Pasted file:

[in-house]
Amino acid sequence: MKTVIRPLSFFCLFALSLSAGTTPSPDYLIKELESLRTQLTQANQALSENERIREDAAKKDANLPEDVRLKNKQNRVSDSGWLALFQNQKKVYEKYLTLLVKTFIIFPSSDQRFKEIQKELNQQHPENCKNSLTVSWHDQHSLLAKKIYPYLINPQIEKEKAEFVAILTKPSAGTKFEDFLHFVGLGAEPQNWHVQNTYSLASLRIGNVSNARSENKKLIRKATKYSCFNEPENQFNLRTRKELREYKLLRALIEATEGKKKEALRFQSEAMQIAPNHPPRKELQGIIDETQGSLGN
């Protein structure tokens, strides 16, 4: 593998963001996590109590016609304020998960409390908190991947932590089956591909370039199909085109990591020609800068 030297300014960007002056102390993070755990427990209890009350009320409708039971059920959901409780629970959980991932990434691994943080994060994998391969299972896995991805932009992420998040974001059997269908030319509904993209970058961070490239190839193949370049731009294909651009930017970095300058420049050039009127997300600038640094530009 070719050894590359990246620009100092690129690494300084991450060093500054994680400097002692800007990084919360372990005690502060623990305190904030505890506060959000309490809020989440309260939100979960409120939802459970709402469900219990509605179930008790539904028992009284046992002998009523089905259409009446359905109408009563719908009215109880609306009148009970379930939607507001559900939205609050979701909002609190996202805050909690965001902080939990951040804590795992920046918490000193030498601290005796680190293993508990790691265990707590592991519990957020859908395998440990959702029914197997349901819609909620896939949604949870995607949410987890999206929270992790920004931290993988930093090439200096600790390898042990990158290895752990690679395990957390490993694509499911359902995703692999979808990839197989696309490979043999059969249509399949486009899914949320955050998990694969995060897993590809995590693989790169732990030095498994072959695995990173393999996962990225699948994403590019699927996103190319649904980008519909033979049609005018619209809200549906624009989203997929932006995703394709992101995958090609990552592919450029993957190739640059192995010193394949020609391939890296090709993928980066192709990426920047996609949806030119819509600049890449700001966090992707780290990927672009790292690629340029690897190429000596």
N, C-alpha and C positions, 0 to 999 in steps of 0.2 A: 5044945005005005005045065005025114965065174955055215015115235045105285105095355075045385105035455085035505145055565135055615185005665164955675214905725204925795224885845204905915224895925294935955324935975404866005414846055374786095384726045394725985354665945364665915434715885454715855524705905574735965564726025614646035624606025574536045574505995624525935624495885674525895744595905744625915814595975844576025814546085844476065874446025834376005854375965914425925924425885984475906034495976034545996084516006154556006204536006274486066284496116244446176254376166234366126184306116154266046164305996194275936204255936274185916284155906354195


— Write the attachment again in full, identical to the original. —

[in-house]
Amino acid sequence: MKTVIRPLSFFCLFALSLSAGTTPSPDYLIKELESLRTQLTQANQALSENERIREDAAKKDANLPEDVRLKNKQNRVSDSGWLALFQNQKKVYEKYLTLLVKTFIIFPSSDQRFKEIQKELNQQHPENCKNSLTVSWHDQHSLLAKKIYPYLINPQIEKEKAEFVAILTKPSAGTKFEDFLHFVGLGAEPQNWHVQNTYSLASLRIGNVSNARSENKKLIRKATKYSCFNEPENQFNLRTRKELREYKLLRALIEATEGKKKEALRFQSEAMQIAPNHPPRKELQGIIDETQGSLGN
């Protein structure tokens, strides 16, 4: 593998963001996590109590016609304020998960409390908190991947932590089956591909370039199909085109990591020609800068 030297300014960007002056102390993070755990427990209890009350009320409708039971059920959901409780629970959980991932990434691994943080994060994998391969299972896995991805932009992420998040974001059997269908030319509904993209970058961070490239190839193949370049731009294909651009930017970095300058420049050039009127997300600038640094530009 070719050894590359990246620009100092690129690494300084991450060093500054994680400097002692800007990084919360372990005690502060623990305190904030505890506060959000309490809020989440309260939100979960409120939802459970709402469900219990509605179930008790539904028992009284046992002998009523089905259409009446359905109408009563719908009215109880609306009148009970379930939607507001559900939205609050979701909002609190996202805050909690965001902080939990951040804590795992920046918490000193030498601290005796680190293993508990790691265990707590592991519990957020859908395998440990959702029914197997349901819609909620896939949604949870995607949410987890999206929270992790920004931290993988930093090439200096600790390898042990990158290895752990690679395990957390490993694509499911359902995703692999979808990839197989696309490979043999059969249509399949486009899914949320955050998990694969995060897993590809995590693989790169732990030095498994072959695995990173393999996962990225699948994403590019699927996103190319649904980008519909033979049609005018619209809200549906624009989203997929932006995703394709992101995958090609990552592919450029993957190739640059192995010193394949020609391939890296090709993928980066192709990426920047996609949806030119819509600049890449700001966090992707780290990927672009790292690629340029690897190429000596």
N, C-alpha and C positions, 0 to 999 in steps of 0.2 A: 5044945005005005005045065005025114965065174955055215015115235045105285105095355075045385105035455085035505145055565135055615185005665164955675214905725204925795224885845204905915224895925294935955324935975404866005414846055374786095384726045394725985354665945364665915434715885454715855524705905574735965564726025614646035624606025574536045574505995624525935624495885674525895744595905744625915814595975844576025814546085844476065874446025834376005854375965914425925924425885984475906034495976034545996084516006154556006204536006274486066284496116244446176254376166234366126184306116154266046164305996194275936204255936274185916284155906354195